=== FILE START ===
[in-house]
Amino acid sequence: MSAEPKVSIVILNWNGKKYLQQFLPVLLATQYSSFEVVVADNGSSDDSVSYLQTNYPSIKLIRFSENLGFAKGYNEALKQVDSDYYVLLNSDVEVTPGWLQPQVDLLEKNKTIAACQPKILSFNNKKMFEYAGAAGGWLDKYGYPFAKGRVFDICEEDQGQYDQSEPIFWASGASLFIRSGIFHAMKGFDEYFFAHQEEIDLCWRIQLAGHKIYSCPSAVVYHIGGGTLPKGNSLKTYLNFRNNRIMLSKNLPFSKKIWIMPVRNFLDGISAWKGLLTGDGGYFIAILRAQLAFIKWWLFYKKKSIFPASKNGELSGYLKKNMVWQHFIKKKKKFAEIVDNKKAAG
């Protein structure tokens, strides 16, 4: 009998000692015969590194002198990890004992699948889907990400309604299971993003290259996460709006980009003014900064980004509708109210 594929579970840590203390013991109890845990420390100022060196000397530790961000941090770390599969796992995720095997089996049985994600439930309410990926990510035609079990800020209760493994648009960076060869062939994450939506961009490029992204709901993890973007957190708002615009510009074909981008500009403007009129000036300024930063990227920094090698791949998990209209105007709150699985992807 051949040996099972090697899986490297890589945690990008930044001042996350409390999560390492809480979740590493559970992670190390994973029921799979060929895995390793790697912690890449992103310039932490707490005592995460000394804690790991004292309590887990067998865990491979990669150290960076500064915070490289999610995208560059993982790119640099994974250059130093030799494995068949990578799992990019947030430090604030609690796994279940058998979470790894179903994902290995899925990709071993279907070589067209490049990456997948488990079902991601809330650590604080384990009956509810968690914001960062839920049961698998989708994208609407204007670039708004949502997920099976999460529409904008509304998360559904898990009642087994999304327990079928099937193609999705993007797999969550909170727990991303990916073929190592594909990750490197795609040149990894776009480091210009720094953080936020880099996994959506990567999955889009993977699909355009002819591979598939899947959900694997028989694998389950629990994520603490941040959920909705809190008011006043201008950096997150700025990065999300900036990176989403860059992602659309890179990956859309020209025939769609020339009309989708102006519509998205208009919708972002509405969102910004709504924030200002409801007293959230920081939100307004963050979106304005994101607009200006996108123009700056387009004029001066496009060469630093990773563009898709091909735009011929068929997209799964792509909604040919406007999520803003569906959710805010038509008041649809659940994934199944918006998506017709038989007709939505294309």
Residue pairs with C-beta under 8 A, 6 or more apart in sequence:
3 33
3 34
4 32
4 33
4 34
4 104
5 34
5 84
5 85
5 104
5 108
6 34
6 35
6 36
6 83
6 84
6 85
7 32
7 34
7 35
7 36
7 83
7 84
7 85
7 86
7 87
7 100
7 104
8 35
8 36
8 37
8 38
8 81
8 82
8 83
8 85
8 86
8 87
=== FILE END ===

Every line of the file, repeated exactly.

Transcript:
[in-house]
Amino acid sequence: MSAEPKVSIVILNWNGKKYLQQFLPVLLATQYSSFEVVVADNGSSDDSVSYLQTNYPSIKLIRFSENLGFAKGYNEALKQVDSDYYVLLNSDVEVTPGWLQPQVDLLEKNKTIAACQPKILSFNNKKMFEYAGAAGGWLDKYGYPFAKGRVFDICEEDQGQYDQSEPIFWASGASLFIRSGIFHAMKGFDEYFFAHQEEIDLCWRIQLAGHKIYSCPSAVVYHIGGGTLPKGNSLKTYLNFRNNRIMLSKNLPFSKKIWIMPVRNFLDGISAWKGLLTGDGGYFIAILRAQLAFIKWWLFYKKKSIFPASKNGELSGYLKKNMVWQHFIKKKKKFAEIVDNKKAAG
């Protein structure tokens, strides 16, 4: 009998000692015969590194002198990890004992699948889907990400309604299971993003290259996460709006980009003014900064980004509708109210 594929579970840590203390013991109890845990420390100022060196000397530790961000941090770390599969796992995720095997089996049985994600439930309410990926990510035609079990800020209760493994648009960076060869062939994450939506961009490029992204709901993890973007957190708002615009510009074909981008500009403007009129000036300024930063990227920094090698791949998990209209105007709150699985992807 051949040996099972090697899986490297890589945690990008930044001042996350409390999560390492809480979740590493559970992670190390994973029921799979060929895995390793790697912690890449992103310039932490707490005592995460000394804690790991004292309590887990067998865990491979990669150290960076500064915070490289999610995208560059993982790119640099994974250059130093030799494995068949990578799992990019947030430090604030609690796994279940058998979470790894179903994902290995899925990709071993279907070589067209490049990456997948488990079902991601809330650590604080384990009956509810968690914001960062839920049961698998989708994208609407204007670039708004949502997920099976999460529409904008509304998360559904898990009642087994999304327990079928099937193609999705993007797999969550909170727990991303990916073929190592594909990750490197795609040149990894776009480091210009720094953080936020880099996994959506990567999955889009993977699909355009002819591979598939899947959900694997028989694998389950629990994520603490941040959920909705809190008011006043201008950096997150700025990065999300900036990176989403860059992602659309890179990956859309020209025939769609020339009309989708102006519509998205208009919708972002509405969102910004709504924030200002409801007293959230920081939100307004963050979106304005994101607009200006996108123009700056387009004029001066496009060469630093990773563009898709091909735009011929068929997209799964792509909604040919406007999520803003569906959710805010038509008041649809659940994934199944918006998506017709038989007709939505294309």
Residue pairs with C-beta under 8 A, 6 or more apart in sequence:
3 33
3 34
4 32
4 33
4 34
4 104
5 34
5 84
5 85
5 104
5 108
6 34
6 35
6 36
6 83
6 84
6 85
7 32
7 34
7 35
7 36
7 83
7 84
7 85
7 86
7 87
7 100
7 104
8 35
8 36
8 37
8 38
8 81
8 82
8 83
8 85
8 86
8 87